‘Graduate na ako’ | Inquirer Opinion
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‘Graduate na ako’

/ 05:05 AM October 21, 2022

On Sep. 24, 2022, I was supposed to climb up the stage to get my diploma and have my mother hang my medal around my neck.

But 50 kilometers away, in a hospital room and hooked to an IV line, I could only watch in the online livestream as the announcer called my name.

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At that exact moment, I was waiting for an emergency gallbladder removal operation.

Sayang. I was supposed to wear a P7,000 barong Tagalog, with the sablay hanging on my right shoulder.

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Instead, I wore a hospital gown that day, as doctors and nurses prepped me for surgery.

My family and I were supposed to eat at a buffet in UP Town Center. We originally planned to celebrate the fact that in 2020, in the middle of a pandemic, I got my journalism degree.

I was hungry and very thirsty from the ongoing fasting at the time. The doctors didn’t want to risk me drowning in my own vomit due to the general anesthesia to be administered in the operating room.

Mama was supposed to hang my cum laude medal around my neck. Or rather, I intended to give her my medal, as she deserved the award for being my “ulirang ina.”

She ended up beside me, helping me with my needs and signing consent forms. My right hand was hooked to slow-dripping dextrose.

In a matter of two days, my anticipation of a celebration turned into a very different reality.

Unexpected. At midnight on Sept. 22, I clutched my stomach in pain. Contorting my body in a frog-like crouch and lying on my left side only gave me little comfort and sleep.

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I was already rushed to the hospital earlier that week for gastritis.

Five hospitals later, the pain only went slightly away. The chance of me walking up the stage and taking photos with my mother and my family became very slim.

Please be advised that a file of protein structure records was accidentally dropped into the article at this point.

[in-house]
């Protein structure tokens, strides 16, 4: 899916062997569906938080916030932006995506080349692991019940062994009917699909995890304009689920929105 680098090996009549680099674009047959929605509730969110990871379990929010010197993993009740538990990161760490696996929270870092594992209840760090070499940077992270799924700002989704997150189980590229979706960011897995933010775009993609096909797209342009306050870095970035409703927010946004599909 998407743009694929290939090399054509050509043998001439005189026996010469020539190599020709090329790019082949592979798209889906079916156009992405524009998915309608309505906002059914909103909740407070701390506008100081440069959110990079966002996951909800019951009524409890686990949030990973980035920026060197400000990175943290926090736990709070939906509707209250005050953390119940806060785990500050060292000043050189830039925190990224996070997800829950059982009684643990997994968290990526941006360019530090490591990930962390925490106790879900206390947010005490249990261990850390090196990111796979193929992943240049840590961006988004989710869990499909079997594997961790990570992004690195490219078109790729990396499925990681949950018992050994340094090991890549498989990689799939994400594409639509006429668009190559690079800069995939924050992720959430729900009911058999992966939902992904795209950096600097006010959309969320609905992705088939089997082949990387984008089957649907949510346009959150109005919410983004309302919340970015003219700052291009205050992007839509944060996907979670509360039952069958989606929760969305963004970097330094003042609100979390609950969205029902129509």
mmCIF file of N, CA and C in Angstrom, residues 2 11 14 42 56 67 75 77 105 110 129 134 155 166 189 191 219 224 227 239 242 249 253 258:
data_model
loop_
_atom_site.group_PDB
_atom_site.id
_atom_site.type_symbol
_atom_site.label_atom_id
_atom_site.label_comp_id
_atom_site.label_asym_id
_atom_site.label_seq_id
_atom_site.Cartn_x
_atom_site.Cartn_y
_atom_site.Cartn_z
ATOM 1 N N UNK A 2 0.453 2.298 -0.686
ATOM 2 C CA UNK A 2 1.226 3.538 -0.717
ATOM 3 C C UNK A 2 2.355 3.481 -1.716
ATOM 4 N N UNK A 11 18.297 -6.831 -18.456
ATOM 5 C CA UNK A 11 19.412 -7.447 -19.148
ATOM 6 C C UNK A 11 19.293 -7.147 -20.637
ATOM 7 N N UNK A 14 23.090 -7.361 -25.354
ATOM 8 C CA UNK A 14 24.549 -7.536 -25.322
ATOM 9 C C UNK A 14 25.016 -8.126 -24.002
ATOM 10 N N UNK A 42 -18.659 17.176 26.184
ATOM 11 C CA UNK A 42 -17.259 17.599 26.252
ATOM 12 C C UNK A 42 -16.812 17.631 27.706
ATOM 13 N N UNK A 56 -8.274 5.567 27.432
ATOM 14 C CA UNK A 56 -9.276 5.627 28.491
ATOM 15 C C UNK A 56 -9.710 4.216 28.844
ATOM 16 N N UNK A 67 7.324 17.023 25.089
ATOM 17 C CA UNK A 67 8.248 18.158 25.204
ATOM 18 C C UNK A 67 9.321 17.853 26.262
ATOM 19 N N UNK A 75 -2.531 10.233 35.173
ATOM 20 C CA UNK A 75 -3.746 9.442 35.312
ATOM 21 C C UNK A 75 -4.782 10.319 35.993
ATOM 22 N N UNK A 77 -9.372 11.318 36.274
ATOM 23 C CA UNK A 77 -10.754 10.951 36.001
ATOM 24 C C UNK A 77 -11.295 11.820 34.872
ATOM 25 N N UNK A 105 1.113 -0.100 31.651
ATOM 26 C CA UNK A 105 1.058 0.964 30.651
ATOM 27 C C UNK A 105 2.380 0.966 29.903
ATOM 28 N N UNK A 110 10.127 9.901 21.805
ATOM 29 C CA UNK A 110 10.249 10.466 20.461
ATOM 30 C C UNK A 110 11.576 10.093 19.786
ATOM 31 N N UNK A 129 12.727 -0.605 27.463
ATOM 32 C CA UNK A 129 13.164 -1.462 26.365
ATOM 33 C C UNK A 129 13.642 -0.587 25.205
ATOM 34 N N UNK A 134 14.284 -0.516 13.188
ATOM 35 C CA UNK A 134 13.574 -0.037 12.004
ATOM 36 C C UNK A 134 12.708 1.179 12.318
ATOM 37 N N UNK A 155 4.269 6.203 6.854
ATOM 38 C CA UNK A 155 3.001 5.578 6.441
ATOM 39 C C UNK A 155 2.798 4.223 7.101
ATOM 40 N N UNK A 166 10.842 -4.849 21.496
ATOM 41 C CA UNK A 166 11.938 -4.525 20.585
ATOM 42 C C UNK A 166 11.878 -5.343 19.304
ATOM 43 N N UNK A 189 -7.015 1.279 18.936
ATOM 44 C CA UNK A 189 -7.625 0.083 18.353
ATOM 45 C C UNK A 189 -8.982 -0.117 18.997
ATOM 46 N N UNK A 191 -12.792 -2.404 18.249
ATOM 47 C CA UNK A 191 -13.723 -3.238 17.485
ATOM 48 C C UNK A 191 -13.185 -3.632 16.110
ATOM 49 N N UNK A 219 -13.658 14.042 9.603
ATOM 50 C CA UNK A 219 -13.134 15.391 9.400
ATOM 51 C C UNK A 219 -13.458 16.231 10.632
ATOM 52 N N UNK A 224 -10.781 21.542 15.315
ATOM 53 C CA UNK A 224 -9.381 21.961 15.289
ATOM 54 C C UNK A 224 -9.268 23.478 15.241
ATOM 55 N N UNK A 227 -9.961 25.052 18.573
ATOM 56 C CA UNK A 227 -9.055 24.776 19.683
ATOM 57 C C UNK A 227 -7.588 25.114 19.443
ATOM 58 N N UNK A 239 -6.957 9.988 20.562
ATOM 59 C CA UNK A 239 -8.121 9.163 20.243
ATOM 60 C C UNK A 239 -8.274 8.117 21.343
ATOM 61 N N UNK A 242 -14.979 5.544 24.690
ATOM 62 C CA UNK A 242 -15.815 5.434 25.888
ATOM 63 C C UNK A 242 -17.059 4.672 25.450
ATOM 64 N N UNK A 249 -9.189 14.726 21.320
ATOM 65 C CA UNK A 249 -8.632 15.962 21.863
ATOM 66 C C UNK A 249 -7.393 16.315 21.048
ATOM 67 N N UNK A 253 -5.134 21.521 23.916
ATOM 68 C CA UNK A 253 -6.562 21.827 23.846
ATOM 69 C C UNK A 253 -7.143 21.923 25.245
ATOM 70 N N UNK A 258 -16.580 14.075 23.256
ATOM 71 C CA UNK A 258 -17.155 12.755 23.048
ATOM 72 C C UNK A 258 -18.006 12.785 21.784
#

The gravity of my illness sunk in when a doctor told me that I had huge gallstones blocking my bile. I had to go to surgery on graduation day.

Retribution. The gallstones are a penalty for how reckless I have been with my diet for the last 24 years.

My privilege has allowed me and my family to eat fatty foods like pizza, lasagna, and spaghetti.

As a child, I was a “meatatarian” who rarely ate vegetables. I only ate fruits like bananas, apples, and oranges when forced.

Grade school and high school PE taught me that not eating a balanced diet would lead to health problems.

Never have I considered that this unhealthy living would bite me in the butt so hard.

The costs. I inadvertently denied my mother the opportunity to climb to the stage to receive my academic awards, supposedly for the last time.

My mother used to pin my ribbons and hold my diplomas during commencement exercises from preschool to high school.

A huge part of my life savings went away. At least I was lucky that my siblings shouldered half the medical bill, and that my office reimbursed my laptop purchase.

Most importantly, it made me realize that what I do to my body does have consequences. I now avoid fat-filled foods, alcohol, milk tea, and coffee.

Recovery from my four wounds in the abdomen wasn’t so bad, but the occasional pain I felt as my belly jiggled reminded me that I had to lose some weight too.

In a way, these realizations served as my own process of moving up in the world.

Graduate. I try not to think too much about not being physically present to graduate. Or missing out on seeing batchmates and workmates in their dashing barong and baro’t saya.

After all, I already got my diploma and medal months ago. The face-to-face event was merely for the sake of a formal celebration and reunion.

At that exact moment I was supposed to climb up the stage, I told my mother. She cried, even if I told her not to.

“Hindi ko mapigilang hindi umiyak. Proud ako sa ’yo,” my mother said. Even at that unfortunate moment, she was still proud of me: She even told a nurse, even if I didn’t want her to.

The sheer irony of that moment was embarrassing and sad at the same time. And it hurt that my mother and my family didn’t get to celebrate, and instead worried about me.

But now that I’m comfortable enough to share this experience with others, I guess I can finally say, with full acceptance:

“Graduate na ako.”

—————–

Earl Garcia (@malabongtinta) is a 24-year-old writer who graduated at the time of the pandemic.

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